I want to be able to play quality video from a text console. I have two options set up, neither of which is ideal:

  1. I have mplayer set up to use the -vo fbdev2 option, which I understand to directly use a frame buffer provided by linux. This works, but it is not the best quality.

  2. I have a script that changes to tty 7 to play the video and then changes back. I thereby get the quality of X, but there are a few issues:

The problems with the second method are as follows.

  1. If I am not logged into a gui session on tty7 the video does not show (I just stare at the login screen).

  2. The contents of the gui session are flashed when the player is done. Not a big deal, but it just looks cludgy.

  3. If I change tty's during the video, I get pulled back to the tty that started the video when the video is done playing.

I would like to play a video from a text console (tty1-6) using X. As far as I can tell, that is the only way to get quality video and have it act like it is playing in the console I am using.

Any advice on how to set up a text console to launch mplayer in X would be much appreciated!

NOTE 1: I think an old install I had of Ubuntu 14 did this automatically when mplayer was called, as mplayer played with good quality from text console. I no longer have that setup to verify.

NOTE 2: What happens when I just call mplayer with vo -x11 is that it can not find a display, as DISPLAY is not set. The only valid value for DISPLAY is :0[.0], and when I use that display the video plays in tty7 but taking stdin from the tty that called the video.

NOTE 3: I am running Ubuntu Mate 16.04.1, amd64, and experience the same problem on multiple such systems with varying video cards.

  • Awesome! mpv with -vo drm worked and definitely looked better than mplayer with -vo fbdev2 (despite not being hardware acel). Can you please enlighten me as to why that worked? Also, the second option, with hardware acceleration, failed in mpv. It said it failed to set the command line option. Is there an extra dependency for that second option?
    – Kyle
    Commented Aug 4, 2016 at 23:06
  • I've turned my comments in to a proper answer, and also given a few hints about actually getting X11 to do what you want as well.
    – derobert
    Commented Aug 5, 2016 at 0:38

1 Answer 1


Turning my comment in to an answer:

My best recommendation is to use mpv, which supports video-out drivers (and a lot more!) that AFAIK mplayer does not. Although mplayer development has recently seen some activity, for a long time (mplayer 1.1: June 2012; 1.2: October 2015) it was effectively dead. mpv, on the other hand, has had consistent releases since its first one in August 2013; it's honestly far ahead of mplayer at this point.

With mpv, you can directly use the kernel's mode setting and direct rendering manager (DRM) with mpv -vo drm FILE. This should provide full-quality, fully-resolution output, but without hardware acceleration (I don't believe fbdev2 ever had hardware acceleration). If your mpv is compiled with it, you can also use OpenGL/DRM output (which is hardware accelerated): mpv -vo opengl:backend=drm-egl FILE. You can check by seeing which backends are listed by mpv -vo opengl:backend=help

Alternatively, you can run an X server without a desktop environment. For example, depending on how your distro has configured things permissions-wise, you may be able to start an X server running just mplayer (and exiting when mplayer quits) using something like this:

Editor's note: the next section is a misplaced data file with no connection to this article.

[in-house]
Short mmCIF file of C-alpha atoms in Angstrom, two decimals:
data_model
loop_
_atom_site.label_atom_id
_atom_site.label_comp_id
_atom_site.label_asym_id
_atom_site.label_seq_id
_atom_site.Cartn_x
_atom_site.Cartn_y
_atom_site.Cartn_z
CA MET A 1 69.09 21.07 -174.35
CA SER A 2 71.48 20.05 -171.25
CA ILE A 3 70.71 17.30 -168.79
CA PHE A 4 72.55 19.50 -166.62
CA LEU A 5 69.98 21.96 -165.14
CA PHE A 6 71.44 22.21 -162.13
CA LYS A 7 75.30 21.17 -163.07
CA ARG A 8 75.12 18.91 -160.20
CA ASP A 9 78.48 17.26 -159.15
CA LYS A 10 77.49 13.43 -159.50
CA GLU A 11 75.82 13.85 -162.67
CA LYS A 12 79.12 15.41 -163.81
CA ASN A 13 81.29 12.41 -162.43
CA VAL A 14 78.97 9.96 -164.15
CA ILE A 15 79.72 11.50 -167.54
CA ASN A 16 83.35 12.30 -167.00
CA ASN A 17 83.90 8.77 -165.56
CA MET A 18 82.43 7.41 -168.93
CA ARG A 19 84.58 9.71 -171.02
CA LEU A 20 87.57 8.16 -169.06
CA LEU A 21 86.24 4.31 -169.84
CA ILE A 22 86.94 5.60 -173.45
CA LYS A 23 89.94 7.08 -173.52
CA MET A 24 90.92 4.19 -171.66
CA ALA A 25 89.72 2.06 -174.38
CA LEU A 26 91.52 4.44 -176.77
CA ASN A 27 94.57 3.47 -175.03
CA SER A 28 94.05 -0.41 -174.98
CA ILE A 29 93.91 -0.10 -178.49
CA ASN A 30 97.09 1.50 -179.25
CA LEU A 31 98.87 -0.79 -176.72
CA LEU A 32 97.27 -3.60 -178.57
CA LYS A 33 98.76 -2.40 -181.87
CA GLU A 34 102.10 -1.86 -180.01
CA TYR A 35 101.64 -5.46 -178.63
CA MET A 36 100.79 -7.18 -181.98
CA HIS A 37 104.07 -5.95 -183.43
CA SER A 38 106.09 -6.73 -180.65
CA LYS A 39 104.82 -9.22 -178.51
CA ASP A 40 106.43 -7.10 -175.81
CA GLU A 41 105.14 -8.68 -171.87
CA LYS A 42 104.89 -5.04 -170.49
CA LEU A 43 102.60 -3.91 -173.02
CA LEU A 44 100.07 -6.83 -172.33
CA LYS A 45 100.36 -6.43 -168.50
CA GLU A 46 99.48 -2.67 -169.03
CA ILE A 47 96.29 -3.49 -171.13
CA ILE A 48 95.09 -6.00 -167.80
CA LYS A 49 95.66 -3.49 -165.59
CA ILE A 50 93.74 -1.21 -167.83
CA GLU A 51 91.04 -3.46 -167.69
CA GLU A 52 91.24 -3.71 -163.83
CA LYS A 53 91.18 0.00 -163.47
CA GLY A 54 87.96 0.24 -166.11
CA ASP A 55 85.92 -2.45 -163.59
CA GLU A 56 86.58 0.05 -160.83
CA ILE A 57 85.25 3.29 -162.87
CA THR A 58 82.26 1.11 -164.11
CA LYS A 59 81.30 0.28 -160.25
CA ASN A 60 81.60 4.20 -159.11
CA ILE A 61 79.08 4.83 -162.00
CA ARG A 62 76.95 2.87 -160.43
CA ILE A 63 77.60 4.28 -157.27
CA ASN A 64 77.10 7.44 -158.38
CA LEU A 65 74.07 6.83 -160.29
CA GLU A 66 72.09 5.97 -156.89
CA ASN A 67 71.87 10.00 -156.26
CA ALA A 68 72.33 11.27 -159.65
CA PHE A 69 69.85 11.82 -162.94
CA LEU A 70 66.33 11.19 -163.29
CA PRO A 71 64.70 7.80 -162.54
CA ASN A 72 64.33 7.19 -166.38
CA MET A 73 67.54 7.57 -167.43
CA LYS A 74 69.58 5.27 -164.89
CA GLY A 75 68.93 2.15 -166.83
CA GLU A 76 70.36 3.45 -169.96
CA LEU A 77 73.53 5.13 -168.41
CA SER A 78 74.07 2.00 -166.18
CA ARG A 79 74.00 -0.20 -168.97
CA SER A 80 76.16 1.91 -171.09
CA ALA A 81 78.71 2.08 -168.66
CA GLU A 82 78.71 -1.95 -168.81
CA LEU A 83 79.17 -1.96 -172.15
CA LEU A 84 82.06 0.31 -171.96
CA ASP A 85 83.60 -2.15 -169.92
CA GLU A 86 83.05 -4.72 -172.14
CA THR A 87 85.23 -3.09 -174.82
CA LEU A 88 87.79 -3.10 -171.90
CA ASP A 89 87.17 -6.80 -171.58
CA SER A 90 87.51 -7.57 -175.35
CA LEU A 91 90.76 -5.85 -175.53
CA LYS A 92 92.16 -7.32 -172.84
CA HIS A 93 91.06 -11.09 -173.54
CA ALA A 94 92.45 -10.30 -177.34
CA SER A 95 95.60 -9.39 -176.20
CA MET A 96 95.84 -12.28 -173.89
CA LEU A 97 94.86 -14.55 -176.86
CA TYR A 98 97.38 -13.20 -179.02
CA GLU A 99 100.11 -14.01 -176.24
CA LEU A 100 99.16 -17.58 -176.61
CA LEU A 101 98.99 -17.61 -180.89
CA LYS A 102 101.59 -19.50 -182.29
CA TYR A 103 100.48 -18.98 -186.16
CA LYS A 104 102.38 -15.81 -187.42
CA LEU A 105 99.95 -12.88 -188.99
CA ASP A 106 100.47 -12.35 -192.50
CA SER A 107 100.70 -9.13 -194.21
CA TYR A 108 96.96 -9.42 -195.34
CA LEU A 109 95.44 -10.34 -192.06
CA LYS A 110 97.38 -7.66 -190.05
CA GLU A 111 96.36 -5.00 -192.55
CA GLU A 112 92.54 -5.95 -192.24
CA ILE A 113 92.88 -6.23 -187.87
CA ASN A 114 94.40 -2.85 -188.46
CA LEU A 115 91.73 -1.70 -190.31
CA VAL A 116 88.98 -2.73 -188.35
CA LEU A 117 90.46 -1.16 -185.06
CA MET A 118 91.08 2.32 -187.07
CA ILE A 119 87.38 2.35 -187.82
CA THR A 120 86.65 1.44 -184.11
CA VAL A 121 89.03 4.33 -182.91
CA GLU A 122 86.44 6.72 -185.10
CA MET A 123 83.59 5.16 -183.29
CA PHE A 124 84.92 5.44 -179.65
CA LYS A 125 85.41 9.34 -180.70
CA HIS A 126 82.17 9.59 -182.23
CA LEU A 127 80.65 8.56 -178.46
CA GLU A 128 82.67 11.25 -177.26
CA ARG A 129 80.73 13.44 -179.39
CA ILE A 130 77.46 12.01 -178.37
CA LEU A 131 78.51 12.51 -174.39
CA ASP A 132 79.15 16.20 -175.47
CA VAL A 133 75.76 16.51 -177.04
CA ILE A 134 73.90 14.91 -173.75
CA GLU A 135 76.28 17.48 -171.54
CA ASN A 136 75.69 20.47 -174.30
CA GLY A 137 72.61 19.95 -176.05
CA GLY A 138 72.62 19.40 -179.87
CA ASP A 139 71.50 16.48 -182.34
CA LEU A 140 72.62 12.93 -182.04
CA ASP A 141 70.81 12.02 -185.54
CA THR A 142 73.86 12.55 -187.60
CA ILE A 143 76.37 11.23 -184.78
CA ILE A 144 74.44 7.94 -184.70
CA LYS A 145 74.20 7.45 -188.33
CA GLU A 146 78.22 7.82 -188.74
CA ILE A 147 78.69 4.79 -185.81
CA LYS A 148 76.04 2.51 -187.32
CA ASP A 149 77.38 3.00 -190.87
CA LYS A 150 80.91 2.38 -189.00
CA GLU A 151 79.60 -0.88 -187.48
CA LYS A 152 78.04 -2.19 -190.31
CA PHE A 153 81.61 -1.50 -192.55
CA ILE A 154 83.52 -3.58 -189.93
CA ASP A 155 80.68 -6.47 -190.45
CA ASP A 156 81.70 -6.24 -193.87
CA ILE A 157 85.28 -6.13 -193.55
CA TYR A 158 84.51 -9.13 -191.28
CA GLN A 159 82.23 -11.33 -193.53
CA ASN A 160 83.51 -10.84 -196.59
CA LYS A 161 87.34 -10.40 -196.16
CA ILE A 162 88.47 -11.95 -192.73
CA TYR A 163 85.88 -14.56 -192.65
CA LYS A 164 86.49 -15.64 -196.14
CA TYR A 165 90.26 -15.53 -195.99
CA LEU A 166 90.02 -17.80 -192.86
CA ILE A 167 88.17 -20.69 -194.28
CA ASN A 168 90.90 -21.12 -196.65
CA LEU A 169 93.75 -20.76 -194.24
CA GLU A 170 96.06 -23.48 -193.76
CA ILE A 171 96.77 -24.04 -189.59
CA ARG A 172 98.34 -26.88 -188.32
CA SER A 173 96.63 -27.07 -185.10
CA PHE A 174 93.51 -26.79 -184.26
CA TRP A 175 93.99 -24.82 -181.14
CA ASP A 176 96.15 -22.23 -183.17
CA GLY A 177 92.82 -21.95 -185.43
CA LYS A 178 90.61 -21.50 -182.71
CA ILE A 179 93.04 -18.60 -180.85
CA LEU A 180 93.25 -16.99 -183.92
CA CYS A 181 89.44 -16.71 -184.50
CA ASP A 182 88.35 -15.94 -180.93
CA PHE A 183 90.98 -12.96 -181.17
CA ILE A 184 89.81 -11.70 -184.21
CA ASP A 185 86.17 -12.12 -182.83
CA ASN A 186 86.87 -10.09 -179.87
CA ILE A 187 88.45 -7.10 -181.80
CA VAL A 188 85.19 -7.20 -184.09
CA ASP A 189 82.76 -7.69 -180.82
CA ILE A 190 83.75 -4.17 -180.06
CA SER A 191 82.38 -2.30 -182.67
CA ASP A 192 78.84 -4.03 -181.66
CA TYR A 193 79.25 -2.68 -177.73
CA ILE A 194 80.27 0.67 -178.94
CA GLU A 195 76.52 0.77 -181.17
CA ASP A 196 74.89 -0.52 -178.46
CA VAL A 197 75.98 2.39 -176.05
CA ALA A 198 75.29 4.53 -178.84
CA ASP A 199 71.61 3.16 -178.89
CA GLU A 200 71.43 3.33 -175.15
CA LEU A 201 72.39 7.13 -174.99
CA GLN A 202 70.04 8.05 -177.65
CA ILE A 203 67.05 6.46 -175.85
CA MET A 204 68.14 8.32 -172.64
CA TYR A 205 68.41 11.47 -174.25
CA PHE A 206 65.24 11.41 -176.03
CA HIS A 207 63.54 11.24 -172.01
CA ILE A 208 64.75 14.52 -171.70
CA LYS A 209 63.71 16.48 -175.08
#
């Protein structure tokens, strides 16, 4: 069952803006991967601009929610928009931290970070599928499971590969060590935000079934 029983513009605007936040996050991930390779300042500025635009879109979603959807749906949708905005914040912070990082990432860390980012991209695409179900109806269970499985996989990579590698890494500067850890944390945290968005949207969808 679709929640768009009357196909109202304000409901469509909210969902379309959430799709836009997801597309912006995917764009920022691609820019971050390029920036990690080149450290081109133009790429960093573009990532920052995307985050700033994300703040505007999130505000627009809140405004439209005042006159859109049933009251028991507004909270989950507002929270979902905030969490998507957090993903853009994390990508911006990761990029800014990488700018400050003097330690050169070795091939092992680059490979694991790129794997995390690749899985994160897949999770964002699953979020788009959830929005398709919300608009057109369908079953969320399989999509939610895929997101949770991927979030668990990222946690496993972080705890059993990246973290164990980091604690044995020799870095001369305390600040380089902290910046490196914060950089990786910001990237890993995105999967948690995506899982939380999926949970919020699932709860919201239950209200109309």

startx /usr/bin/mpv FILE -- :1 # full path required; runs w/o xterm
startx -e mpv FILE -- :1       # runs it inside an xterm, which you'll probably see flicker on screen at start/exit.

You could of course use something like $(command -v mpv) to get the full path for the first form. That starts up display :1, runs mpv on it, and then shuts down the X server when mpv is done (I tried with mplayer, but it didn't work on my machine—given, possibly mplayer is just broken on my machine, I haven't used it since switching to mpv). You could also leave an X server running w/o a desktop environment. You may find something like nodm useful to start an X server w/o the desktop environment.

  • So how might one recompile with OpenGL/DRM output support? I'm kind of new to this sort of thing. You can not do it using apt-get, can you?
    – Kyle
    Commented Aug 5, 2016 at 0:50
  • @Kyle It is indeed non-trivial... I suspect we already have a question on how to rebuild programs. apt-get can actually do a lot of the work for you (mainly, it can install all the dependencies)
    – derobert
    Commented Aug 5, 2016 at 0:55
  • 1
    @Kyle Basic instructions to recompile a Debian package are here: unix.stackexchange.com/questions/117503/… — you may want to ask a question specific to recompiling mkv w/ drm-egl though.
    – derobert
    Commented Aug 5, 2016 at 0:56
  • Sorry to have so many follow up questions, but is hardware acceleration likely to improve video quality, or is it generally only useful when there is jumping/skipping without it?
    – Kyle
    Commented Aug 5, 2016 at 1:28
  • 1
    @Kyle some of the opengl stuff can improve video quality, on sufficiently fast hardware (e.g., it can help smooth out low-framerate and framerate that doesn't match your display by blending adjacent frames, and there are shaders to do better scaling, denoising, etc.) But mostly it's to use less CPU to help playing back e.g., 1080p or 4k video on slower CPUs. Often uses less power (watts) as well, useful on laptops.
    – derobert
    Commented Aug 5, 2016 at 1:30

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